Sonographically guided sternoclavicular joint injection: Description of technique and validation

Adam M. Pourcho, Jacob L. Sellon, Jay Smith

Research output: Contribution to journalArticlepeer-review

4 Scopus citations


Objectives - The primary purpose of this investigation was to describe and validate a sonographically guided technique for injecting the sternoclavicular joint (SCJ) using a cadaveric model. Methods - A single experienced operator (J.S.) completed 13 sonographically guided SCJ injections on 7 unembalmed cadaveric specimens (4 male and 3 female) using an out-of-plane, caudad-to-cephalad technique to place 1 mL of diluted blue latex into the joint. Within 72 hours, study coinvestigators dissected each specimen to determine the injectate location. Results - All 13 injections accurately placed latex into the SCJ with a predilection for the clavicular side (accuracy, 100%; 95% confidence interval, 73%-100%). Three injections (23%) placed all latex on the clavicular side of the SCJ in the presence of a complete intra-articular disk. Dissection revealed incomplete degenerated disks in the remaining 10 joints. Seven of these injections (54%) clearly placed more than 80% of the latex on the clavicular side, whereas the remaining 3 injections (23%) showed nearly equal latex distribution between the clavicular and sternal sides. No injection resulted in neurovascular injury or extracapsular flow. Conclusions - Sonographically guided SCJ injections can be considered in the diagnosis and management of patients presenting with medial shoulder pain syndromes and, using the technique described herein, have a predilection to target the clavicular portion of the joint. In younger patients with possible complete intra-articular disks or in patients with sternal-side conditions, practitioners should consider confirming sternal-side flow after injection or attempt to specifically target the sternal side of the joint.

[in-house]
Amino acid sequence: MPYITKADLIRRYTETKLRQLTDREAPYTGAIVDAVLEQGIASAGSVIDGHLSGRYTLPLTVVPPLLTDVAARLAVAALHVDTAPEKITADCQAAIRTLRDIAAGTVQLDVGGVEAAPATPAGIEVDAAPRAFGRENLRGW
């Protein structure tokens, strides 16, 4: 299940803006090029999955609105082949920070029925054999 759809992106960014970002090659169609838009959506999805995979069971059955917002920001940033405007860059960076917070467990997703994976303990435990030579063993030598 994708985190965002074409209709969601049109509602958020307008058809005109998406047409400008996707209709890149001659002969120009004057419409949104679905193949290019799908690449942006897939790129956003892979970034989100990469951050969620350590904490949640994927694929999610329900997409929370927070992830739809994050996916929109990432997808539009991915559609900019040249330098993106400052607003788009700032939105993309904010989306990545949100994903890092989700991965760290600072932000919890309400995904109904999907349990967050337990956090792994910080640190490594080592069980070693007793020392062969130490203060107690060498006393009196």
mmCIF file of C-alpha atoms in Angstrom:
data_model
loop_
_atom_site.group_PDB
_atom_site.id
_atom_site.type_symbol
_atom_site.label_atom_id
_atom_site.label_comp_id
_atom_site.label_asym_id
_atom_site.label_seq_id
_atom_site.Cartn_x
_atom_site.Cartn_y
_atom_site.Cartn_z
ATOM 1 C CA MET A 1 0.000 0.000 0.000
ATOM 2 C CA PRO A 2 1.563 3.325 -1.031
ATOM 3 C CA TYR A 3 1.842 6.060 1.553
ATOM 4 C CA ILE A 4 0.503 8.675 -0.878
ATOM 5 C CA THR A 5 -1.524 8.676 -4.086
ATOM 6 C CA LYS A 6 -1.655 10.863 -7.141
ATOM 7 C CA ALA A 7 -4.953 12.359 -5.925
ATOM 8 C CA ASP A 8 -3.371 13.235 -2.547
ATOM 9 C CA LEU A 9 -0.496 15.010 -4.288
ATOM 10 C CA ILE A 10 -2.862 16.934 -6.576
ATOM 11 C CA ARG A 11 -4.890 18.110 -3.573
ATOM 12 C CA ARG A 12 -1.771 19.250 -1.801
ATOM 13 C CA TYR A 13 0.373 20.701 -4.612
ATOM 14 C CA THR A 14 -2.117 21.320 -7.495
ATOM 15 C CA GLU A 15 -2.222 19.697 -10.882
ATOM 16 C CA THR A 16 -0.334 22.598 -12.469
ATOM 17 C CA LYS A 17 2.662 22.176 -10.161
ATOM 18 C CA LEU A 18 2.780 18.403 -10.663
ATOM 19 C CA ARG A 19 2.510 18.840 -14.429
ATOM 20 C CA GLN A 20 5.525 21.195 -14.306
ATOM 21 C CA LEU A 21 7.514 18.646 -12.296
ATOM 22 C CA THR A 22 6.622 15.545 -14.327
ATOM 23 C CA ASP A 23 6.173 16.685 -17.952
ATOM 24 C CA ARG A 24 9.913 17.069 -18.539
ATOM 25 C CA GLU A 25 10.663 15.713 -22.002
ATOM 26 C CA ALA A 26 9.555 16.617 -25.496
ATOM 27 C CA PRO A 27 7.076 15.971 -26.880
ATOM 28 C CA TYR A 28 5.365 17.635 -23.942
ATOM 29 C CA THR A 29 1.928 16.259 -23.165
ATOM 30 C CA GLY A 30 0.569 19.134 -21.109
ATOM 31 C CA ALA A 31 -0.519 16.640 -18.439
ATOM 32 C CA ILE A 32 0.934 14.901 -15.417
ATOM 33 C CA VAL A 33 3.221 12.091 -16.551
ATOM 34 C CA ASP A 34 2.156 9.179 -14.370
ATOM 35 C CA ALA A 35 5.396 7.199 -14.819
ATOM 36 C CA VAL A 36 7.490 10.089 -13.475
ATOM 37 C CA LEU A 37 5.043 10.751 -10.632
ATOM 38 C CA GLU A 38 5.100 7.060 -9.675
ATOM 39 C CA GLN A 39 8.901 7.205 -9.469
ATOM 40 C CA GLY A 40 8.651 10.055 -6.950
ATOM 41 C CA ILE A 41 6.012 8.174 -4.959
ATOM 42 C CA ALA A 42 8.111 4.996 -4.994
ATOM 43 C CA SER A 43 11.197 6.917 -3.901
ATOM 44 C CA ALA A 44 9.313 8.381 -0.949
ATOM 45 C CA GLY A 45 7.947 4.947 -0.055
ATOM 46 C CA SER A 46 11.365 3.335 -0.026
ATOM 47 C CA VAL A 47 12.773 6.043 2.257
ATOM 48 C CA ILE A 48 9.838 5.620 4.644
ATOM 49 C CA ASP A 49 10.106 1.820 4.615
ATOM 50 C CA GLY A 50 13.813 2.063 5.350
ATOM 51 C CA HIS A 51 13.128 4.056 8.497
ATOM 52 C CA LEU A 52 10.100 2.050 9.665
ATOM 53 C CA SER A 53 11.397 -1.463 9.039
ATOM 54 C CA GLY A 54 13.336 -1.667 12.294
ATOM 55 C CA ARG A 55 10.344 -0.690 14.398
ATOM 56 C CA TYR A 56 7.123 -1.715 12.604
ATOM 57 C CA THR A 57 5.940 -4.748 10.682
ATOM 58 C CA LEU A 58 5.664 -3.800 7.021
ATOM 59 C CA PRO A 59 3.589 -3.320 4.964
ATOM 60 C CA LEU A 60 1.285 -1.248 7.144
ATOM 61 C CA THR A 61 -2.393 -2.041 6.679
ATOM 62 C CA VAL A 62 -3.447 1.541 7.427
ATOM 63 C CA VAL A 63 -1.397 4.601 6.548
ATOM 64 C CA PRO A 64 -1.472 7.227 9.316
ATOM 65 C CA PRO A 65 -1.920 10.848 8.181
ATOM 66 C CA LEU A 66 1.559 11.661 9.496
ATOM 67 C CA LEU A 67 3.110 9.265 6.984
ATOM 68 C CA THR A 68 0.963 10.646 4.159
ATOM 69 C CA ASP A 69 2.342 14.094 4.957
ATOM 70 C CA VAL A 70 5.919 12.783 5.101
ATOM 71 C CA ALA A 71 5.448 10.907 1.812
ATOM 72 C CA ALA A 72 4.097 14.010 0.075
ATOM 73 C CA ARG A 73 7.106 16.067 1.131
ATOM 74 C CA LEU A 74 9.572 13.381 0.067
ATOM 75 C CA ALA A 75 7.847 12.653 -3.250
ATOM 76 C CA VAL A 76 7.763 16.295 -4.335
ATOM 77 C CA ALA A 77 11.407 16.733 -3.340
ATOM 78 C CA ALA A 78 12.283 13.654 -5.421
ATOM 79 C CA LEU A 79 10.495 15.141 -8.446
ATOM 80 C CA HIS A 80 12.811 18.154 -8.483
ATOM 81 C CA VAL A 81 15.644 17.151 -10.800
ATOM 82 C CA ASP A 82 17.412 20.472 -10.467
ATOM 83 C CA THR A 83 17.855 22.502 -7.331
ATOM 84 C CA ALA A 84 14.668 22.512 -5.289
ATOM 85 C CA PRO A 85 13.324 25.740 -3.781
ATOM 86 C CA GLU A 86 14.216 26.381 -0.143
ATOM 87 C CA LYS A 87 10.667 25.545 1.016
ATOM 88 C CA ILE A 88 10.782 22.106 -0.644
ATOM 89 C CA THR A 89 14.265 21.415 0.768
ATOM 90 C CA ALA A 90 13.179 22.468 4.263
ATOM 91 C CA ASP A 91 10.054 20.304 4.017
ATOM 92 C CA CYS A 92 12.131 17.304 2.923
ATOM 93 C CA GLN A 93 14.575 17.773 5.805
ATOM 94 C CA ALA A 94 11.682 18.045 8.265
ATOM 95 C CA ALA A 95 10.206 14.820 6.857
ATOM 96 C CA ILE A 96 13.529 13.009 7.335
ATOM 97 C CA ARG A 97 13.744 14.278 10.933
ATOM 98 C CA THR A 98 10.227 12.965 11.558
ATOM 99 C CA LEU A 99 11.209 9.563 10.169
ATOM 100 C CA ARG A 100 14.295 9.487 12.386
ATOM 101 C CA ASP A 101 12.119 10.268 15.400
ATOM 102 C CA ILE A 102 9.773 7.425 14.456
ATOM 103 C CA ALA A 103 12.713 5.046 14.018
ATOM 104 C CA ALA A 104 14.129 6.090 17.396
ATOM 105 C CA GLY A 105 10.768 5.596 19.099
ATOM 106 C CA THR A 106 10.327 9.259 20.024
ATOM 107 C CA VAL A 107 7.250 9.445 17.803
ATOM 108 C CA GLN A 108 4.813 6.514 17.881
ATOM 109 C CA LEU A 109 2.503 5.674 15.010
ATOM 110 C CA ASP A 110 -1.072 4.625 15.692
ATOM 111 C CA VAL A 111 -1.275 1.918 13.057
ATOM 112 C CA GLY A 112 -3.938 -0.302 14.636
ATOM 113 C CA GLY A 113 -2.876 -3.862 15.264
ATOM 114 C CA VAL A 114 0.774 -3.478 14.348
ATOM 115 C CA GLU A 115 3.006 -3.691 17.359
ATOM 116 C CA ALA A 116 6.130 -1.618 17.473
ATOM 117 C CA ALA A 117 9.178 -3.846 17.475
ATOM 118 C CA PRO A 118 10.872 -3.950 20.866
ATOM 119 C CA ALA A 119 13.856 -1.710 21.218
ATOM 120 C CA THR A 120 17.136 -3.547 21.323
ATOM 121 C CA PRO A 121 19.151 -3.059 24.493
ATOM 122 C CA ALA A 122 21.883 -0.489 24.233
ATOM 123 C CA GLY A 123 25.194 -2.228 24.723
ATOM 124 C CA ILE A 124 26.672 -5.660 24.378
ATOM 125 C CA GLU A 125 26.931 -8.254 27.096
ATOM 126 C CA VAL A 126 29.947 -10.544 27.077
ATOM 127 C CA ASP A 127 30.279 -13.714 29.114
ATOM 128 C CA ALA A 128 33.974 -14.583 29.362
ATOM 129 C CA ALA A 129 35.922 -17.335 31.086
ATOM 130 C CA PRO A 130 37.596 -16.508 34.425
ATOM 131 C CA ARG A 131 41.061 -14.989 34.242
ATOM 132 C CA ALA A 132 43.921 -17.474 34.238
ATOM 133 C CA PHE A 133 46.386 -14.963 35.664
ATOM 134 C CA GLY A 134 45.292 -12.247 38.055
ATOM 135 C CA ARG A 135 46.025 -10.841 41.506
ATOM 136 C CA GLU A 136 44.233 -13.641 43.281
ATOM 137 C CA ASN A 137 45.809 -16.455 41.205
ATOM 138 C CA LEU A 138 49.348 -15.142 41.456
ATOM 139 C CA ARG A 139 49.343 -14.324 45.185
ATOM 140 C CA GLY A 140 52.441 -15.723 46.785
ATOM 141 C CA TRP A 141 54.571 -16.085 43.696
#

Original languageEnglish (US)
Pages (from-to)325-331
Number of pages7
JournalJournal of Ultrasound in Medicine
Issue number2
StatePublished - Feb 1 2015


  • Injections
  • Musculoskeletal ultrasound
  • Shoulder
  • Sonography
  • Sternoclavicular joint

ASJC Scopus subject areas

  • Radiological and Ultrasound Technology
  • Radiology Nuclear Medicine and imaging


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